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Daniels Sharpsmart, Inc. v. Becton, Dickinson And Co. Inc.

United States District Court, N.D. Illinois, Eastern Division

May 20, 2018




         Daniels Sharpsmart, Inc. has moved to dismiss the counterclaim of Becton, Dickinson and Co.. Becton claims that Daniels made false and misleading statements in advertising its "reusable Sharpsmart system, " in violation of the Lanham Act, 15 U.S.C. § 1125(a), and the Illinois Deceptive Trade Practices Act, 815 ILCS 510/2. The standards for the claim under the IDTPA are the same as those for the claim under the Lanham Act. Gimix, Inc. v. JS&A Grp., Inc., 699 F.2d 901, 908 (7th Cir. 1983); SB Designs v. Reebok Int'l, Ltd., 338 F.Supp.2d 904, 914 (N.D. Ill. 2014).

         Daniels and Becton are competitors. Both of them sell containers for medical sharps. Becton says that the following statements made in Daniels's advertising material are false or misleading: its Sharpsmart system is the "safest in the world"; it is "safer-wherever you work"; it is "the safer system that's protecting healthcare workers around the world"; it is "safer for staff and patients"; it poses "no risks in transit"; it "removes the risk of injury from your sharps containers"; and it "saves lives." Counterclaim ¶ 11a-g. In addition, Becton alleges that Daniels's advertising contains false or misleading statements that its system "is the world's safest and most environmentally responsible sharps management system" and that it is "safer to use." Id. ¶ 14a-b.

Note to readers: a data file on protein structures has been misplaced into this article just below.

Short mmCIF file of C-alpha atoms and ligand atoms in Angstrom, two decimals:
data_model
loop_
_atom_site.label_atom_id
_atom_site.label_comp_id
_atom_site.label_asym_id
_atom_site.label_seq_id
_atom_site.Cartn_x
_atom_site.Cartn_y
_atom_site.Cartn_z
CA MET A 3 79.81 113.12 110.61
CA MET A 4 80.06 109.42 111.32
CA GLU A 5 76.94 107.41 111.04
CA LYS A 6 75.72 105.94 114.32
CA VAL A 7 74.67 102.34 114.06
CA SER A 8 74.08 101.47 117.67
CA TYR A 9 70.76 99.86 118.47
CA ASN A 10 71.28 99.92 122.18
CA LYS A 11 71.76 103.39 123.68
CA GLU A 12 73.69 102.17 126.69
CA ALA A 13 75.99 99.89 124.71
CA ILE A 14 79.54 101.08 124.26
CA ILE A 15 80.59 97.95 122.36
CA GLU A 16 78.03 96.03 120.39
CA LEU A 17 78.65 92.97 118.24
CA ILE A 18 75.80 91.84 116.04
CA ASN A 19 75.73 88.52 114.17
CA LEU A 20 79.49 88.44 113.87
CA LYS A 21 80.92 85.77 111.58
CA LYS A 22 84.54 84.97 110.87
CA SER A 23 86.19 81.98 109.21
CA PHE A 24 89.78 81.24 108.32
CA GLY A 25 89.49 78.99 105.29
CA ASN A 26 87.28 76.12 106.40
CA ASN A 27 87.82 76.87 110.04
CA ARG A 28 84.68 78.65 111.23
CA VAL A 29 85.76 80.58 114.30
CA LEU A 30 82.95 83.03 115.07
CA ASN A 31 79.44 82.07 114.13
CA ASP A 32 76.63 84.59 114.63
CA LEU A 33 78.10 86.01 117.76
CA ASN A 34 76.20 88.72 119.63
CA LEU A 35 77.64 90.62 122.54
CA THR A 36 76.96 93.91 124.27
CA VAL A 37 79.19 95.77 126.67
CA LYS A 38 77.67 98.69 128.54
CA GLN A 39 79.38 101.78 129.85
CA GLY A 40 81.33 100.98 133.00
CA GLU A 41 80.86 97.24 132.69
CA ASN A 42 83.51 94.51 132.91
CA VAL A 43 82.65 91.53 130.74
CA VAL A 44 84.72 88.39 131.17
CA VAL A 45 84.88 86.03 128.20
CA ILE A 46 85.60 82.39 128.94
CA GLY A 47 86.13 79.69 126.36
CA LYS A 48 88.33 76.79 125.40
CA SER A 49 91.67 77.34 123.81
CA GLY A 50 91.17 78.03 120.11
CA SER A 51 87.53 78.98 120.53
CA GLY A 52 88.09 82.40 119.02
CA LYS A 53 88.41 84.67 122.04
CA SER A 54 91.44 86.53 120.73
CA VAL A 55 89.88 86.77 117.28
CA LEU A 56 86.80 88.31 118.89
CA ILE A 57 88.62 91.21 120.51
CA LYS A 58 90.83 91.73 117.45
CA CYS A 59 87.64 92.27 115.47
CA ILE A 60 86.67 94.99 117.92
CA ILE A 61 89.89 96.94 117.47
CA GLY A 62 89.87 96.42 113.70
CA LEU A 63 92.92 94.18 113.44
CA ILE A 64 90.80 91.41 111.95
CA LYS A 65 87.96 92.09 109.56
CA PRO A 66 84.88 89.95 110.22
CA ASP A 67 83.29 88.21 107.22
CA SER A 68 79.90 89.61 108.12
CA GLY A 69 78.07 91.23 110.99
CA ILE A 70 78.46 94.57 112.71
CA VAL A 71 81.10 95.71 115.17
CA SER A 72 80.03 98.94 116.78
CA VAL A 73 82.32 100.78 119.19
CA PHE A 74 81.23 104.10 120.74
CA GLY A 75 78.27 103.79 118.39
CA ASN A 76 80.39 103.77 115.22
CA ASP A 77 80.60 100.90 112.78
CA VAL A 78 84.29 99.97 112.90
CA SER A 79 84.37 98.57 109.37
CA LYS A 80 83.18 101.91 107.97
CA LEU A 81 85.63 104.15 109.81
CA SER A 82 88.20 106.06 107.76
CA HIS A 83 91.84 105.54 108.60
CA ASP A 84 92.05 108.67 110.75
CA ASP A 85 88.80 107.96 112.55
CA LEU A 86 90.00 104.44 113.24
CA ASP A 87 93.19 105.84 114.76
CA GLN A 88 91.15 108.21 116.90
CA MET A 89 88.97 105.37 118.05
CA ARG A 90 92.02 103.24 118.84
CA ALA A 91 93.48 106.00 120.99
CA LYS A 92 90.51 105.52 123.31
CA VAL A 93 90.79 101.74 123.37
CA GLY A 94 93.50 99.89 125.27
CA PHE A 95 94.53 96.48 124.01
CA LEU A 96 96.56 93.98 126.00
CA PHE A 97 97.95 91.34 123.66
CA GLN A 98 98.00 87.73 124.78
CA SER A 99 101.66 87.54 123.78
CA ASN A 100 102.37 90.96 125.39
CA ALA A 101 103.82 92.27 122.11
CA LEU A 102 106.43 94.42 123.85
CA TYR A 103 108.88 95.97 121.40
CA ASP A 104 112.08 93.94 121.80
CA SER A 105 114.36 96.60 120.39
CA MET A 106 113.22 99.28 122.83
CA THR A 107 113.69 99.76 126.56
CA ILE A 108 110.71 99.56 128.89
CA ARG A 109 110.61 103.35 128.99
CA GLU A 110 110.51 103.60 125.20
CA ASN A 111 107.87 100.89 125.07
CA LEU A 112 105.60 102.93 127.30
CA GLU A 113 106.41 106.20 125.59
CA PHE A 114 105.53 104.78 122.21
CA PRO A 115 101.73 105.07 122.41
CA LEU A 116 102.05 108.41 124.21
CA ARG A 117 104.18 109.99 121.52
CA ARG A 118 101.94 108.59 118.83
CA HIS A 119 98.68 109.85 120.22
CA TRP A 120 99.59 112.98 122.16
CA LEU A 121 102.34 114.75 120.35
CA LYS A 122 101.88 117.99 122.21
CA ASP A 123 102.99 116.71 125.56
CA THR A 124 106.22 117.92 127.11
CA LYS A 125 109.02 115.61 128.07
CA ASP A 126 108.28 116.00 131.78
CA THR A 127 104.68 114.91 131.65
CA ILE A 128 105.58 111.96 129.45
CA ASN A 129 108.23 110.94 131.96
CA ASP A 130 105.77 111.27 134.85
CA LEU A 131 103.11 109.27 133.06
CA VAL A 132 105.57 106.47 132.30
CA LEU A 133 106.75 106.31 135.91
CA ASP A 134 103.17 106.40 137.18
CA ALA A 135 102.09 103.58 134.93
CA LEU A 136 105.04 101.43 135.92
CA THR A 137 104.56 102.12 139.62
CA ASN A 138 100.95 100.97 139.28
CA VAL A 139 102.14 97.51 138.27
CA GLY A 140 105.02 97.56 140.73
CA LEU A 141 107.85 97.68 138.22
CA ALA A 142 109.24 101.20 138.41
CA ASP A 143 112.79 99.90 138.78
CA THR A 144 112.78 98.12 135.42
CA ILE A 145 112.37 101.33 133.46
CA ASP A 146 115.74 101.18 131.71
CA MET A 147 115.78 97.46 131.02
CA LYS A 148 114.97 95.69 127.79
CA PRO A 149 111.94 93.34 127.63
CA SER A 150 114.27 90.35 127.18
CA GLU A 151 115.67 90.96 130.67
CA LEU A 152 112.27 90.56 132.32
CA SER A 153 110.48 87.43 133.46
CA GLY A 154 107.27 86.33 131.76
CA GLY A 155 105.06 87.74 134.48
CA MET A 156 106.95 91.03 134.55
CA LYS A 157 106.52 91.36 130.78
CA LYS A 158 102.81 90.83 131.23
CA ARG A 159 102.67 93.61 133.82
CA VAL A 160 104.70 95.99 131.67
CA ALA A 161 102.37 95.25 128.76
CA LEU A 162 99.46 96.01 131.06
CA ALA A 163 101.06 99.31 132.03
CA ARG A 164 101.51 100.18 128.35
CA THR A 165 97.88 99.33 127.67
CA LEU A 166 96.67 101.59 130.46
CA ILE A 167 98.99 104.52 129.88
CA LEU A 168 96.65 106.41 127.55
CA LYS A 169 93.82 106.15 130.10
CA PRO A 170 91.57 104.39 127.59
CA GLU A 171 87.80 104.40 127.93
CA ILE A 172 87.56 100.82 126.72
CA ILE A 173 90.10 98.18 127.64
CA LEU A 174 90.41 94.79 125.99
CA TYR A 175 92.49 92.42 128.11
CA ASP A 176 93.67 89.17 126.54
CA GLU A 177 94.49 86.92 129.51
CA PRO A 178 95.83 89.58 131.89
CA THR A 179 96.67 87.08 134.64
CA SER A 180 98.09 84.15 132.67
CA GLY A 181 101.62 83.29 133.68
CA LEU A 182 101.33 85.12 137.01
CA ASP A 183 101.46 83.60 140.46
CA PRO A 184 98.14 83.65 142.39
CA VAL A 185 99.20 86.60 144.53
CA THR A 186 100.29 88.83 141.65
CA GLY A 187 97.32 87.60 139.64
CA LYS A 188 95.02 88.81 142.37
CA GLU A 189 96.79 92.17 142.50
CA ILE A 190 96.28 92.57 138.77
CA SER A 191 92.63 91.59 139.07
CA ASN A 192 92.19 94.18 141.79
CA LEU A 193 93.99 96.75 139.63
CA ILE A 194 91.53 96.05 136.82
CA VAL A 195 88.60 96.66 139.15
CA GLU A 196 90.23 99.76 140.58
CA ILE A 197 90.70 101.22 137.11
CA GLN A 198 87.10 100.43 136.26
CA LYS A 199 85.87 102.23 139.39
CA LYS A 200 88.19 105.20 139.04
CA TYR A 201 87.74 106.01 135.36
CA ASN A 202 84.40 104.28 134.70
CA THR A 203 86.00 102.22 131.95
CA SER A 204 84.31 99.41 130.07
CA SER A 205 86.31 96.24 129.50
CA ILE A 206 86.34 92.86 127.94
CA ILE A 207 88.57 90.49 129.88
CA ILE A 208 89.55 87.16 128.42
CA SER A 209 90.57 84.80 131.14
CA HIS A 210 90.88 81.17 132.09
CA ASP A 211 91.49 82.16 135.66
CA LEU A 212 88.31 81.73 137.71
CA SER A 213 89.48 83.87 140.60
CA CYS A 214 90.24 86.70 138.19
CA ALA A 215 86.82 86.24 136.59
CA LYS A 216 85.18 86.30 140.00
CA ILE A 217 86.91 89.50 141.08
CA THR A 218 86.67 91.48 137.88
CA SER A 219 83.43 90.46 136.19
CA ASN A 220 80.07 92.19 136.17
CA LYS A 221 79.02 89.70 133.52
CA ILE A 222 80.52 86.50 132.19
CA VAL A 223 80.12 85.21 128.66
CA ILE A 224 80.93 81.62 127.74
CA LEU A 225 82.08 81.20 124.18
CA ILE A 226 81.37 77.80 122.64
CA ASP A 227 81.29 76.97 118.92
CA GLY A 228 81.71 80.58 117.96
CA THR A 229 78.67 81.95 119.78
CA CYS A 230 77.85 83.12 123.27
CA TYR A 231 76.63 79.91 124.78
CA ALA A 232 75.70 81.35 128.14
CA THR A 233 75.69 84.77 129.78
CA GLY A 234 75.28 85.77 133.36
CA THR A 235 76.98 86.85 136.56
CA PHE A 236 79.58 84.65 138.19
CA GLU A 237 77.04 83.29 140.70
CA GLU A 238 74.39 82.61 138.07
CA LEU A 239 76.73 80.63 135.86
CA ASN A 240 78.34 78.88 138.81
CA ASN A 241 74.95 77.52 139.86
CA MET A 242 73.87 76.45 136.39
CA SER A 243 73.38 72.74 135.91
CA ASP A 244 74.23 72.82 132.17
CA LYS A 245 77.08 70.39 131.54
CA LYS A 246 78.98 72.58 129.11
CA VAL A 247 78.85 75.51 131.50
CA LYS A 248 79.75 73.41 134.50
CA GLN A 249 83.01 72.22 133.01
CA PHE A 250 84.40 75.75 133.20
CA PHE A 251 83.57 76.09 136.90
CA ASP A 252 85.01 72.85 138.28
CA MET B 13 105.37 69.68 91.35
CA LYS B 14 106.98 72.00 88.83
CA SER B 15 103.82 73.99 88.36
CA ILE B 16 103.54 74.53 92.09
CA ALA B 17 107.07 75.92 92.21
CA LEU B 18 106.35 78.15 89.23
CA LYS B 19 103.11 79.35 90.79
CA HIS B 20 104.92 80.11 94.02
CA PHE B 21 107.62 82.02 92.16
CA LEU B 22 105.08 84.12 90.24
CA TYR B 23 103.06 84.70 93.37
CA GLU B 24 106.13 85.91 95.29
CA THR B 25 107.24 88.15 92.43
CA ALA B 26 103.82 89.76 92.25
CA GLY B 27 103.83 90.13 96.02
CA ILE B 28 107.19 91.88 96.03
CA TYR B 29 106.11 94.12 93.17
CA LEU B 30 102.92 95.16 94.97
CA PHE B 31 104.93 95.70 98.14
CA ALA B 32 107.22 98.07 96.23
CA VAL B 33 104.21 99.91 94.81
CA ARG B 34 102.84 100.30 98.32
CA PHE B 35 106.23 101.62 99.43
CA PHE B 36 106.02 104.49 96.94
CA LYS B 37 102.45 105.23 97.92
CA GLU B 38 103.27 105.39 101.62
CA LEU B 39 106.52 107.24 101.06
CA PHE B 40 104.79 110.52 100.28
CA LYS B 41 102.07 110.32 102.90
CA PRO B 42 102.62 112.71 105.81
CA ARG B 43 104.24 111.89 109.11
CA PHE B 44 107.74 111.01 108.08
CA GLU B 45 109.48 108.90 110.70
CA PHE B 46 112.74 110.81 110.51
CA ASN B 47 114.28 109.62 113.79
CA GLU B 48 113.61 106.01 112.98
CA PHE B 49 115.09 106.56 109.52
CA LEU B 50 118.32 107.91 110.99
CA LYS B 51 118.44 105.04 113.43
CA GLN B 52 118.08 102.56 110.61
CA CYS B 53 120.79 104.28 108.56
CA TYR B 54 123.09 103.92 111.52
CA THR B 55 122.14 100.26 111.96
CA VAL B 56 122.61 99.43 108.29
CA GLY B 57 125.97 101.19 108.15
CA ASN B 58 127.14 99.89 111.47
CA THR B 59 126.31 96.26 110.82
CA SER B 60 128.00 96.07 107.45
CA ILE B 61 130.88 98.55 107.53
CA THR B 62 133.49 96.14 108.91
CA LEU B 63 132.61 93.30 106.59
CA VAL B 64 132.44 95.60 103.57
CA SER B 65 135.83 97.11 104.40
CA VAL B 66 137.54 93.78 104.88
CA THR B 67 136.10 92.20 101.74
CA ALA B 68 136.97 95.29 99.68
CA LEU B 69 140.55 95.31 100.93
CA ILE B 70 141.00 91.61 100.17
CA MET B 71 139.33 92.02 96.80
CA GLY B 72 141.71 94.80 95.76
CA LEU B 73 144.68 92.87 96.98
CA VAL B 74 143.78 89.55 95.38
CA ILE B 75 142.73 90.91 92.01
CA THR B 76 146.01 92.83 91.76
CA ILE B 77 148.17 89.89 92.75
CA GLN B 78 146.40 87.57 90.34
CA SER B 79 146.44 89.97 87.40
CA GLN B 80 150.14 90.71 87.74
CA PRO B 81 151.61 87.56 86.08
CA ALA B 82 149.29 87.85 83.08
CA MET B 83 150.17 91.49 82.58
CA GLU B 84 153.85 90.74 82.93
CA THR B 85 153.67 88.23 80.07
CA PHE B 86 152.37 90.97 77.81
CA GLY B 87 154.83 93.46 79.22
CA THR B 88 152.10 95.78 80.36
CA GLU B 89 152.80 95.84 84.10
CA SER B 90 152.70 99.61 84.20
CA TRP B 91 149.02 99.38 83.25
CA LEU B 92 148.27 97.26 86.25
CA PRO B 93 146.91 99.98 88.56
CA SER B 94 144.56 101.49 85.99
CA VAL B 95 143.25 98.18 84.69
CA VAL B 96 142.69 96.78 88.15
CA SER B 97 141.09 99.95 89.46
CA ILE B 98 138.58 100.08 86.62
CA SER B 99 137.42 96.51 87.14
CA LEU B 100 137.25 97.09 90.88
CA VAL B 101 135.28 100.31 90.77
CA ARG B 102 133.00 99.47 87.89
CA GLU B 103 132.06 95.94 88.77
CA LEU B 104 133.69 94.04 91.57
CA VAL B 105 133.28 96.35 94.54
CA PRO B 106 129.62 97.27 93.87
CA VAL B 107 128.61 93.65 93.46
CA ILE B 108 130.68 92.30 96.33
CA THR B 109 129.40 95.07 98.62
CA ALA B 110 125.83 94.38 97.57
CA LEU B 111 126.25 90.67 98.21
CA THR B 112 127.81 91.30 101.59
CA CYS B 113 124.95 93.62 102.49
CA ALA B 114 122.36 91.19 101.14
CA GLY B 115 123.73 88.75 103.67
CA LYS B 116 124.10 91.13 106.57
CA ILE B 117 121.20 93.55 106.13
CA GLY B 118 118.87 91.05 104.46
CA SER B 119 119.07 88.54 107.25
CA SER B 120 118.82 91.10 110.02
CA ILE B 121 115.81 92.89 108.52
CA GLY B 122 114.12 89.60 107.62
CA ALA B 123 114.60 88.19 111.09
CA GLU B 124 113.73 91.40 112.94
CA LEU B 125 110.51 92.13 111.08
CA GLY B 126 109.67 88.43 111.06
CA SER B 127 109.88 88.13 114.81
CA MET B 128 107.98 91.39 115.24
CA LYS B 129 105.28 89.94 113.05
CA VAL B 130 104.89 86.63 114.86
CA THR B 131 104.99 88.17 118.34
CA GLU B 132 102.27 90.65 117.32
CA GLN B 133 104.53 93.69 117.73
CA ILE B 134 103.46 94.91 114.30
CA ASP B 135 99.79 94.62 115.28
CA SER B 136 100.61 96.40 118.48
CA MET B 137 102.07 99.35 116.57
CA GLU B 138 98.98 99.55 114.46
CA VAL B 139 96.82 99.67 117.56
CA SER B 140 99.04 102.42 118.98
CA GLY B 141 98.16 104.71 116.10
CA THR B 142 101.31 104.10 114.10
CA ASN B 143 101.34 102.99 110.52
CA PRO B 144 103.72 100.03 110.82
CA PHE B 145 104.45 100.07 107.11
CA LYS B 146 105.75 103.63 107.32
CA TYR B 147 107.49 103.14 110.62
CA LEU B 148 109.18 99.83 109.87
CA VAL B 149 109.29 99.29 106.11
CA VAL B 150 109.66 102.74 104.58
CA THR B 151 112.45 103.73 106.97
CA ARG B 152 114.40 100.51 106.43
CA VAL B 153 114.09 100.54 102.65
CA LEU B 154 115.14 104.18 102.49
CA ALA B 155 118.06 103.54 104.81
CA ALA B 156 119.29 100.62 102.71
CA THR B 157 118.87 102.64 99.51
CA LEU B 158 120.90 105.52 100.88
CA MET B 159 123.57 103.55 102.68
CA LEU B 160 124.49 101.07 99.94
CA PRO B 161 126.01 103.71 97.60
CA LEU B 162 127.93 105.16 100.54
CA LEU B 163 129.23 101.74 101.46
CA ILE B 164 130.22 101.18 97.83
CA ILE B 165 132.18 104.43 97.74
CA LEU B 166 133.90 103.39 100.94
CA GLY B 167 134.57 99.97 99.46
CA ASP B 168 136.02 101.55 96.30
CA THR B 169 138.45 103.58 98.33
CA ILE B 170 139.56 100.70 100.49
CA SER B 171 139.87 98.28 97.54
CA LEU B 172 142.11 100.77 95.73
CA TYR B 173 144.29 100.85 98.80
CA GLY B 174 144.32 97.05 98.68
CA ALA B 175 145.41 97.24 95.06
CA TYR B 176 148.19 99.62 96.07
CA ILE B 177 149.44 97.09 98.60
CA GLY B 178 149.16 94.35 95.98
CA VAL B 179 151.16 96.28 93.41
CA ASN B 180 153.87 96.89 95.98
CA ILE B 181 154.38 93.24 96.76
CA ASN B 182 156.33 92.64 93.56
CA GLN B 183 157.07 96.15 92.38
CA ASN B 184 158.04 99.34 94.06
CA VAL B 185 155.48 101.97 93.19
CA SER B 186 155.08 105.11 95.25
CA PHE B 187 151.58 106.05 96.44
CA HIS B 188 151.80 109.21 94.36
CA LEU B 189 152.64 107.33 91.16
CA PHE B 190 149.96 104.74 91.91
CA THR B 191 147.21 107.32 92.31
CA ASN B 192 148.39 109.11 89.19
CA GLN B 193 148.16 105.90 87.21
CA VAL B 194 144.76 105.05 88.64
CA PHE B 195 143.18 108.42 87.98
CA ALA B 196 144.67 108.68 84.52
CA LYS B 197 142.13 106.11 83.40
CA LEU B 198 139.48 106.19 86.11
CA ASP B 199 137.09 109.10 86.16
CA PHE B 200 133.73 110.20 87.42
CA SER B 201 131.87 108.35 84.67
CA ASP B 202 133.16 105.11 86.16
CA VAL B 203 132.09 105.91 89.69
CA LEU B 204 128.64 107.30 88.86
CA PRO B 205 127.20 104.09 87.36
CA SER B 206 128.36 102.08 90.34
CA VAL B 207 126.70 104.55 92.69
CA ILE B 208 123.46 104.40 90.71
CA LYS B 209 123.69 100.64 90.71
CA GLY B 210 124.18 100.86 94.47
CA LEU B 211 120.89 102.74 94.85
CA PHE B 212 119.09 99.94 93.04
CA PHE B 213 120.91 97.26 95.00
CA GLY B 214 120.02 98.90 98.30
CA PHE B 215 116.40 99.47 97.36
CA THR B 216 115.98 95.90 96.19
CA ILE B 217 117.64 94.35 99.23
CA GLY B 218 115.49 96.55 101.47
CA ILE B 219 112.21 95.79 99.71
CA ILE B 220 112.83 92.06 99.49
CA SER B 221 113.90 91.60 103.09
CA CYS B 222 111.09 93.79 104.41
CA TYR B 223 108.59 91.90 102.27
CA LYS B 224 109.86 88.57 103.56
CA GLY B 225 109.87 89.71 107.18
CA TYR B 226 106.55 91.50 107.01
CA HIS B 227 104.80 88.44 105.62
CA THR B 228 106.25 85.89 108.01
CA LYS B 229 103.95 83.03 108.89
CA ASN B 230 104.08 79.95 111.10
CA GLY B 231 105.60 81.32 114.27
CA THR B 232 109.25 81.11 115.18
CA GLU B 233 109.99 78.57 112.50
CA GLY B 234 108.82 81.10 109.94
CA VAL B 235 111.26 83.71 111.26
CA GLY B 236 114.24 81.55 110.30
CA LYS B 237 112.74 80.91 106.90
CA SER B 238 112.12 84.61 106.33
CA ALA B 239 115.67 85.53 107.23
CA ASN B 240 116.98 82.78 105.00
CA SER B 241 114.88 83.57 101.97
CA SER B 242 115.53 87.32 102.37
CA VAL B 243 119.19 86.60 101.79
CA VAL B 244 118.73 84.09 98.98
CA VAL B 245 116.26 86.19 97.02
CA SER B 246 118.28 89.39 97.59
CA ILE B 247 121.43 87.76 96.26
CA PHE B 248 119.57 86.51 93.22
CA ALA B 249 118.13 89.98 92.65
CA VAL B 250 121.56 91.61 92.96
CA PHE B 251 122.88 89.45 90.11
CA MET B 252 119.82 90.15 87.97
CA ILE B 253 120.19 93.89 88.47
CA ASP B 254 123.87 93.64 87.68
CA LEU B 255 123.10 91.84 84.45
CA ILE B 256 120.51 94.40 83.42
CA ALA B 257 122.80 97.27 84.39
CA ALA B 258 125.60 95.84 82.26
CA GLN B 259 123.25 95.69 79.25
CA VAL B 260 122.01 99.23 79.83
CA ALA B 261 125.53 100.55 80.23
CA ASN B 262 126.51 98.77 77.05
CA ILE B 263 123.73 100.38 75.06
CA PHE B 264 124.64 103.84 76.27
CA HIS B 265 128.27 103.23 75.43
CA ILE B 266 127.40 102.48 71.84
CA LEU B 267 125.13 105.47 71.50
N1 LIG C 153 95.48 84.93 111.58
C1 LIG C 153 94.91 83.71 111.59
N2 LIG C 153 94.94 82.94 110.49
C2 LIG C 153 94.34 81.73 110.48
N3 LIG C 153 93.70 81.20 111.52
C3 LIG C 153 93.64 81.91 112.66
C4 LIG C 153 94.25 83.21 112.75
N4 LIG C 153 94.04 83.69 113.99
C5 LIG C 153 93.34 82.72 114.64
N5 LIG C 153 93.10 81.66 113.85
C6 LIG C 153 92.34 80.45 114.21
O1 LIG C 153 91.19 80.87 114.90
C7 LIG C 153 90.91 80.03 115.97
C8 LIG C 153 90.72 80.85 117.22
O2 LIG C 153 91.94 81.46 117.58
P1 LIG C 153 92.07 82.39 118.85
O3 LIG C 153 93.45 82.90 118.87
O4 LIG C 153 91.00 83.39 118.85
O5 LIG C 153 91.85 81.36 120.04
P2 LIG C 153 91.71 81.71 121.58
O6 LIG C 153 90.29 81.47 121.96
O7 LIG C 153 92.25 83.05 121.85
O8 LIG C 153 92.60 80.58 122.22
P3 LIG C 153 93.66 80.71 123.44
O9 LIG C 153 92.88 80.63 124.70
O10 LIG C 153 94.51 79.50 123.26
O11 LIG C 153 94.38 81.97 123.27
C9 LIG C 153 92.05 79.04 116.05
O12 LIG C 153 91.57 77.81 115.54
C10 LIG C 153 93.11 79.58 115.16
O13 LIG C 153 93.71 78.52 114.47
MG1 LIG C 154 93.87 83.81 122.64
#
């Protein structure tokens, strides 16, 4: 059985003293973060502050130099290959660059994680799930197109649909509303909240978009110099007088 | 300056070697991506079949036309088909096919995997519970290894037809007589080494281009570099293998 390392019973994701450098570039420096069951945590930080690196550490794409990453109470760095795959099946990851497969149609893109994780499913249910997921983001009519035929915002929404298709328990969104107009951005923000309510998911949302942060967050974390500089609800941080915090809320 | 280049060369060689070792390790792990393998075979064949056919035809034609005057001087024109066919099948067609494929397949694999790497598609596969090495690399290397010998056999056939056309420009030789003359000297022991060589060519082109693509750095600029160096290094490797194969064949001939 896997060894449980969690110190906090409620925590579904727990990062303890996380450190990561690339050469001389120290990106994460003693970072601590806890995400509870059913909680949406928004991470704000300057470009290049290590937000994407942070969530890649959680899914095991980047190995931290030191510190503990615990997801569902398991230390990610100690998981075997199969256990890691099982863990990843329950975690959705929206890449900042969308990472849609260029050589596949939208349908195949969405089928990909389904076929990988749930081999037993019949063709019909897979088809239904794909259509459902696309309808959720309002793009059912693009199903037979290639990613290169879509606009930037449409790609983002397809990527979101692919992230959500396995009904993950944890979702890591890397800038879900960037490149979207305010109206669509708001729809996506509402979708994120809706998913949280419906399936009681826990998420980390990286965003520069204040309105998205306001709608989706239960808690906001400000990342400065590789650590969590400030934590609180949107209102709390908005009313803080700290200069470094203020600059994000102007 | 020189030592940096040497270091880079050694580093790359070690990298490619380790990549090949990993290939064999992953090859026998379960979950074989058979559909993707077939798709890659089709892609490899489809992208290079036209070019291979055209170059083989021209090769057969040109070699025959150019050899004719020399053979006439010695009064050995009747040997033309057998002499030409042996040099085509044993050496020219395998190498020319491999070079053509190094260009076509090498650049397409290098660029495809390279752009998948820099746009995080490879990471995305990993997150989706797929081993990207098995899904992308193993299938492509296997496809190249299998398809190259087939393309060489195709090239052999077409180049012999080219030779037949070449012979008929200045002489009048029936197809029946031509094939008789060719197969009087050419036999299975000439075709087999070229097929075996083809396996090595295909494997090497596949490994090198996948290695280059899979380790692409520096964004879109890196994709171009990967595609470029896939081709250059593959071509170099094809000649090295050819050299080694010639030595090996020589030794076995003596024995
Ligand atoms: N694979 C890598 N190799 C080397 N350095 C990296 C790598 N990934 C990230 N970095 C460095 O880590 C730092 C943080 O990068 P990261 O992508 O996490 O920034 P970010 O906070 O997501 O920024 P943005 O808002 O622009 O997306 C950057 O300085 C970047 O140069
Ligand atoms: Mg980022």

Becton also says that Daniels's statement that its product is "safer for staff and patients" is accompanied by the following reference to a study: